And, undoubtedly, it is to Mohamed Hassan's great credit that TWAS is now regarded as one of the most important scientific organizations supporting scientifically lagging countries. Indeed, TWAS might be considered the leading merit-based academy dedicated to building scientific capacity and excellence in the South.
During his time at TWAS, Hassan covered a broad spectrum of activities. As well as increasing public awareness of the role of science in economic development, he established and strengthened partnerships with other international organizations, including: the Organization for Women in Science for the Developing World (OWSD); IAP – the global network of science academies; the InterAcademy Medical Panel (IAMP); ICTP; UNESCO; the Kuwait Foundation for the Advancement of Sciences (KFAS), the OIC Standing Committee on Scientific and Technological Cooperation (COMSTECH) and the Commission on Science and Technology for Sustainable Development in the South (COMSATS). He planned a number of strategic actions to support young scientists and research groups, including dedicated grants, prizes, and regional conferences. Most important for the long-term well-being of TWAS, he worked unceasingly to provide adequate financial support for the Academy's activities.
In this respect, "TWAS is especially grateful to the Italian Ministry of Foreign Affairs," Hassan underlines, "because it has granted us a perennial fund since 1985. This fund is allotted to specific programmes aimed at sustaining individual scientists as well as scientific institutes, and also covers South to South cooperation initiatives."
According to Hassan, one of the most important achievements of his term in office – and unique among world academies – has been the promotion of a South-North collaboration scheme which encompasses three activities: a programme for visiting scientists; support for international and regional meetings; and support for TWAS's General Meetings and Conferences.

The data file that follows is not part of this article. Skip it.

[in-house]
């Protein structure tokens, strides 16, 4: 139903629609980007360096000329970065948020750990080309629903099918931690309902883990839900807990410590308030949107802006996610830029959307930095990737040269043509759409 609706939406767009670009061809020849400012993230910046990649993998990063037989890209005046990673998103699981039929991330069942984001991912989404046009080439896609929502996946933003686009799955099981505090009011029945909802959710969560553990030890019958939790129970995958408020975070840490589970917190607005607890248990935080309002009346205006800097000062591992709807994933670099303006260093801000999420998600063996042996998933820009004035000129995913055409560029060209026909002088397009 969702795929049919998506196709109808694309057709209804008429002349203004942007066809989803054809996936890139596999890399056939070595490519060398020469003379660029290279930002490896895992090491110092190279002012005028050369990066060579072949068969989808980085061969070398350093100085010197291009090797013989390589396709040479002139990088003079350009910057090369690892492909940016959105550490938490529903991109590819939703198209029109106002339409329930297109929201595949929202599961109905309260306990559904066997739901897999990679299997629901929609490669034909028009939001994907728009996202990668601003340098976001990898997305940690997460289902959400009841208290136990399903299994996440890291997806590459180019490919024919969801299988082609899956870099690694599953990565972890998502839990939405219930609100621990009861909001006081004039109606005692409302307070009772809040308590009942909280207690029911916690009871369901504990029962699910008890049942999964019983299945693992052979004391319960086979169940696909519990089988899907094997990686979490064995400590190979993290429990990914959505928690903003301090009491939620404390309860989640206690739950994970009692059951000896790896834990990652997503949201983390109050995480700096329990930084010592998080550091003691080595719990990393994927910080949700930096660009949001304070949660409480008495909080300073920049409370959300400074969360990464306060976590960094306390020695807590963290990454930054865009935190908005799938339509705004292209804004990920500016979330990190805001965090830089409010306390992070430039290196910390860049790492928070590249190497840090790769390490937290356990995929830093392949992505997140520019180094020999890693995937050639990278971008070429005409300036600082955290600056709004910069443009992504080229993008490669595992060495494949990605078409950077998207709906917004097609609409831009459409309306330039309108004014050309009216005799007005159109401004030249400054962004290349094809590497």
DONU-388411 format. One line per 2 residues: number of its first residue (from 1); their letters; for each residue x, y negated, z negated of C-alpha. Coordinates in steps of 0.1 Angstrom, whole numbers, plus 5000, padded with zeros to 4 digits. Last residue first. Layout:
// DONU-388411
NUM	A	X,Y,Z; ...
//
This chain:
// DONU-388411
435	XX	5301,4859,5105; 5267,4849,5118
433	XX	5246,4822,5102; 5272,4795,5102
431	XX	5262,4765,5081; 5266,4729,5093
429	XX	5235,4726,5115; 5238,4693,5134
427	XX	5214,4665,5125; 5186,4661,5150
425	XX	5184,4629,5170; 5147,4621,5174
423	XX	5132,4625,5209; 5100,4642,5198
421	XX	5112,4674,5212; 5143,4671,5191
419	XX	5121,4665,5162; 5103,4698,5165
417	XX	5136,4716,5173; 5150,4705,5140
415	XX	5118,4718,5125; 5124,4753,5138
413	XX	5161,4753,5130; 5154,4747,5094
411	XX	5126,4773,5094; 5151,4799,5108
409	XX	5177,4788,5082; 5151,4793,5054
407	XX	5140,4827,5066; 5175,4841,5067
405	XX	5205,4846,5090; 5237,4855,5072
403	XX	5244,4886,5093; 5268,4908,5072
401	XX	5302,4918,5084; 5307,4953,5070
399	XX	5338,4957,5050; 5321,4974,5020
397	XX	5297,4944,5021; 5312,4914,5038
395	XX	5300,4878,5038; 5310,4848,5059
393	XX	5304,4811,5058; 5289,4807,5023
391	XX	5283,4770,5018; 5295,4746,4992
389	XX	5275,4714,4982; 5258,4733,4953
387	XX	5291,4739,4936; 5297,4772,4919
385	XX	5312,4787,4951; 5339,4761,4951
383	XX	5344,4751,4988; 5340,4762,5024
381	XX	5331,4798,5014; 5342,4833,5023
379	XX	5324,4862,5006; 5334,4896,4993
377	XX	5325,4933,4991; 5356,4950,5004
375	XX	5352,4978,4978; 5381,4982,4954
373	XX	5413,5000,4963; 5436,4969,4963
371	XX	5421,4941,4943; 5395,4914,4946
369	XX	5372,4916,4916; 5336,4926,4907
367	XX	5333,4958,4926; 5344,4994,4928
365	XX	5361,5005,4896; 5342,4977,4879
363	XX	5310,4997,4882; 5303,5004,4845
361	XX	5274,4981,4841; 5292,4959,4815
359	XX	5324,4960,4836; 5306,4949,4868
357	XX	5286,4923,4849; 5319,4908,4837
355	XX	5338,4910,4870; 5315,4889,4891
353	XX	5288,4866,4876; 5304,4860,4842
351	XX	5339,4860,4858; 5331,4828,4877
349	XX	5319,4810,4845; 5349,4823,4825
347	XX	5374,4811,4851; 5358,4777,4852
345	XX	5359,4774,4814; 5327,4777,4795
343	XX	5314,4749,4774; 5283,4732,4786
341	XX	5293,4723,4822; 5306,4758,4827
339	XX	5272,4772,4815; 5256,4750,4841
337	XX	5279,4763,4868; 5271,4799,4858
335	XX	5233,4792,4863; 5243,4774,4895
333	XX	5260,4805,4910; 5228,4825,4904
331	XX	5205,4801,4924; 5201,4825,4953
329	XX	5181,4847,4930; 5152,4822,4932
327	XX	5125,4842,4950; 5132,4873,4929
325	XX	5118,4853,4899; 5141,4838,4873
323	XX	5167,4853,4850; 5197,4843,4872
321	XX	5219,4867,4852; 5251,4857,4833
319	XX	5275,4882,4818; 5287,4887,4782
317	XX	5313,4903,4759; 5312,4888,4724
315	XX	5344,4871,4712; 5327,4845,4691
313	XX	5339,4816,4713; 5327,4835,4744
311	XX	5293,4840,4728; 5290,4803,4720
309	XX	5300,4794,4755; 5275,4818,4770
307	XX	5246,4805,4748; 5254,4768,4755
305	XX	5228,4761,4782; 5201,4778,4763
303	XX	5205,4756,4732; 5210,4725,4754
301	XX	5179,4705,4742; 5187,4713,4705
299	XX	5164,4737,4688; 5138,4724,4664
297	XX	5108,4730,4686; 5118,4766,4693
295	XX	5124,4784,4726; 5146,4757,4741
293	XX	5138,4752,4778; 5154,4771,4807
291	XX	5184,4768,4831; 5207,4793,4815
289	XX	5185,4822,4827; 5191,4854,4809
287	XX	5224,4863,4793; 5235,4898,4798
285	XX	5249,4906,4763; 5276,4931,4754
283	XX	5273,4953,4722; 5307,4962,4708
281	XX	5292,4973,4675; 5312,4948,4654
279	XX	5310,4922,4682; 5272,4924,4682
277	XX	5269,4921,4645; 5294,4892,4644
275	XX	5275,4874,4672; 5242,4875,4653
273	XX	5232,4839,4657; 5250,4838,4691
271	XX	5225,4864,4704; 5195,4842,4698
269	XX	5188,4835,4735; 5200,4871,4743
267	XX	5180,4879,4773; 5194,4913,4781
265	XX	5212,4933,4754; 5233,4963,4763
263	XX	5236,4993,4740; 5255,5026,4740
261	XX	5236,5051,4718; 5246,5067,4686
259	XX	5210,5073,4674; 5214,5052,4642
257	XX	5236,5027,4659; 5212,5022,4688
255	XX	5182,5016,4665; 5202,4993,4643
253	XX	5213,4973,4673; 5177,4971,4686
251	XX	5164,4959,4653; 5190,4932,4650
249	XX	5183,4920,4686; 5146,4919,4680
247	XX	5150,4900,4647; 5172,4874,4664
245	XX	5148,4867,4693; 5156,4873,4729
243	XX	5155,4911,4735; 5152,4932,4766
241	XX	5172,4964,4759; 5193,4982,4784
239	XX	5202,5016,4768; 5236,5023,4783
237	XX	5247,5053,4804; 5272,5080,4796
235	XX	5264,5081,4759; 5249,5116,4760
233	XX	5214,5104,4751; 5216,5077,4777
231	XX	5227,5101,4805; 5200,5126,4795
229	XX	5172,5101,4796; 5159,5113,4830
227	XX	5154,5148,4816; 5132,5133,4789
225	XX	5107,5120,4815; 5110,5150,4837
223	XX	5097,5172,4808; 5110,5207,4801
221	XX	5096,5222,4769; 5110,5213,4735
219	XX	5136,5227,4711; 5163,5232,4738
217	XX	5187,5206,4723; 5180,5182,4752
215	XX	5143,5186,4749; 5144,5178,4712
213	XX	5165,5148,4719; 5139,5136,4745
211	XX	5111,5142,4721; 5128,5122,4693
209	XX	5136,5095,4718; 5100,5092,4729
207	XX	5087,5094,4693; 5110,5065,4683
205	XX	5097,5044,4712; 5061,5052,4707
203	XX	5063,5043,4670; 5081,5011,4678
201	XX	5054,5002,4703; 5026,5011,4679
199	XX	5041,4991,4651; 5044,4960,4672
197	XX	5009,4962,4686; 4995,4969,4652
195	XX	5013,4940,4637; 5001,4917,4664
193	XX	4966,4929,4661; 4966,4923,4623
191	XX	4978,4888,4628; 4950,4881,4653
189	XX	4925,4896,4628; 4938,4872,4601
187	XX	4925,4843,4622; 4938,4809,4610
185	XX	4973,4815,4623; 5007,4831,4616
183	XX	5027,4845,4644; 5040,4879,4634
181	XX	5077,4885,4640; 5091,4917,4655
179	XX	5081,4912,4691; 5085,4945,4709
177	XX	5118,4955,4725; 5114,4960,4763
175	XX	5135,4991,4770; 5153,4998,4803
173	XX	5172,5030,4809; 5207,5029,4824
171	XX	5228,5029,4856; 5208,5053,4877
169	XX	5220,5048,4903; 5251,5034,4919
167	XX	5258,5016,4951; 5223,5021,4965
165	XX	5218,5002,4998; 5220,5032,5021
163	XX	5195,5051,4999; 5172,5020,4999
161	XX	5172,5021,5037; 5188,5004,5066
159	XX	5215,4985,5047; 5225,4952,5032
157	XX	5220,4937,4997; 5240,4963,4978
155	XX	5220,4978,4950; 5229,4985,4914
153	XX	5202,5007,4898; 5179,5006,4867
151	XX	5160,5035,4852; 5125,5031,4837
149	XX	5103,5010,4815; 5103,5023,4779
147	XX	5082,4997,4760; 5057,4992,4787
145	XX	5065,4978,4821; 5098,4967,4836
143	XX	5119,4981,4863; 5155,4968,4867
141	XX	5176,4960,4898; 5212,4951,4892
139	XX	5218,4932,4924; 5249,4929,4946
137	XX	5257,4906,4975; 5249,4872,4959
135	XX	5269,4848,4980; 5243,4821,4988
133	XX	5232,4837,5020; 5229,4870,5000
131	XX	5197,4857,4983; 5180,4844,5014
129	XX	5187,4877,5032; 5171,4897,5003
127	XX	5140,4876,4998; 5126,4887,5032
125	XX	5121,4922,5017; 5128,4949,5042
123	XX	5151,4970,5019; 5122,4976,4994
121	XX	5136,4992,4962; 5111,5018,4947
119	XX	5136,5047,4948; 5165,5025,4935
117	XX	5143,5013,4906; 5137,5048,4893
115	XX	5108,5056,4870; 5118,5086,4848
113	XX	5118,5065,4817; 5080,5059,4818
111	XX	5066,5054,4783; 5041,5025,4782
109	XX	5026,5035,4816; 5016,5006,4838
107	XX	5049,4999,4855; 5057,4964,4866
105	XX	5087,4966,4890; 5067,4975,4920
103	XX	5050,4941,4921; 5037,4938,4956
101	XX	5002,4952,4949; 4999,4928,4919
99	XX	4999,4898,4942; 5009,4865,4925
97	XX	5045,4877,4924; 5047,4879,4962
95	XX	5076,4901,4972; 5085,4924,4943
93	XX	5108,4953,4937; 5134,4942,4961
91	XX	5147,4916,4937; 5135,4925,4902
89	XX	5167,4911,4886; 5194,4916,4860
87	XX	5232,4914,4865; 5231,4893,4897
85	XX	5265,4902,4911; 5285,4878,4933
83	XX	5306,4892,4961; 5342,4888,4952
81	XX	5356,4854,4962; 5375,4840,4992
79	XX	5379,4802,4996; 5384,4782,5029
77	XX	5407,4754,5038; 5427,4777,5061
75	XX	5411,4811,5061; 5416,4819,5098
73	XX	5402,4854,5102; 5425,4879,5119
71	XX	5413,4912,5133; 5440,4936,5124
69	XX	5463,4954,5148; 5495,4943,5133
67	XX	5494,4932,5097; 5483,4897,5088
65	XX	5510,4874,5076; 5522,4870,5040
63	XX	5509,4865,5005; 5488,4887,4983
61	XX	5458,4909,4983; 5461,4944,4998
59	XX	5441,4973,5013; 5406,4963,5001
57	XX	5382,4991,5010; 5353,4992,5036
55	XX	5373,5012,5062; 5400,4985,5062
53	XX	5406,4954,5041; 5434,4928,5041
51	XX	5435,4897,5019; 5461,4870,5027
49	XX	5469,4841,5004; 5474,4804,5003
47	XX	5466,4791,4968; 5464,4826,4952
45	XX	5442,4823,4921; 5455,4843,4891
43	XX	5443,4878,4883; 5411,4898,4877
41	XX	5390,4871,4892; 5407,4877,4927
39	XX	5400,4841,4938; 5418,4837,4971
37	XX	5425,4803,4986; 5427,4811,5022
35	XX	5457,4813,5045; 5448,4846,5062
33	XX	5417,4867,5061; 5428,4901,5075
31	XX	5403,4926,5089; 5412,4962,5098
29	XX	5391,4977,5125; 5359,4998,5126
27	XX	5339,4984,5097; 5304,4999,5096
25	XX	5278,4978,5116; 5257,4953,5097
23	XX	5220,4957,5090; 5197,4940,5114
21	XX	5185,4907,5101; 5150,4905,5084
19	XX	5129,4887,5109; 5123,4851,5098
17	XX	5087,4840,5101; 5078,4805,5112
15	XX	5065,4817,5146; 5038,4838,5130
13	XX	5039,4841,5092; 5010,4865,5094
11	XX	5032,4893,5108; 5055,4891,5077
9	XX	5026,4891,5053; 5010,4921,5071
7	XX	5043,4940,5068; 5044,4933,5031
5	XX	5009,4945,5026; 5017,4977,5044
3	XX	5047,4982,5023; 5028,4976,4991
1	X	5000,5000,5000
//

"TWAS plants the seeds of seminal shifts in the way that science and scientific cooperation are conceived at the international level. It has the enormous potential to forge a new course in history", says Hassan, praising the 'top light' structure of the Academy, whose five Regional Offices help to decentralize activities, allowing a more immediate, and therefore more effective and efficient, contact with specific countries. "The Regional Offices, in fact, act as multipliers of the Academy's actions, meaning that problems can be handled easily and - often - solved more quickly", he notes.
Perhaps surprisingly, given TWAS's impressive track record, Hassan declares: "We can do better," and then affirms: "We will do better", and this determination is entirely in keeping with the energy and ambition Hassan has poured into TWAS since the Academy's inception.
"I like to say we, because I feel as much involved in TWAS's future as I was involved in TWAS's past. However," he continues, "all my achievements stem from the collective efforts of many different people, from the entire TWAS staff, to the Academy's members, and those who have supported us, especially UNESCO, under whose aegis we operate. It requires a special level of commitment and collaboration to build world-class institutes, research centres and high-level universities with competitive facilities that will attract students."
For all these reasons, then, it is no surprise that the TWAS Council unanimously nominated Hassan as this year's recipient of the Abdus Salam Medal.
"Of course, I am in debt, and deeply grateful, to the many people I have worked with during all these years. But I would like to mention some true friends, and close visionary leaders – the three TWAS presidents with whom I worked after Salam: José Vargas, C.N.R. Rao, and, last but not least, Jacob Palis."
Mohamed Hassan will receive the Abdus Salam Medal in September, at the official award ceremony in Tianjin, China, during TWAS's 12th General Conference and 23rd General Meeting.
Mohamed Hassan's Abdus Salam Medal Lecture (PDF of presentation)
at TWAS's 12th General Conference in Tianjin, China (September 2012).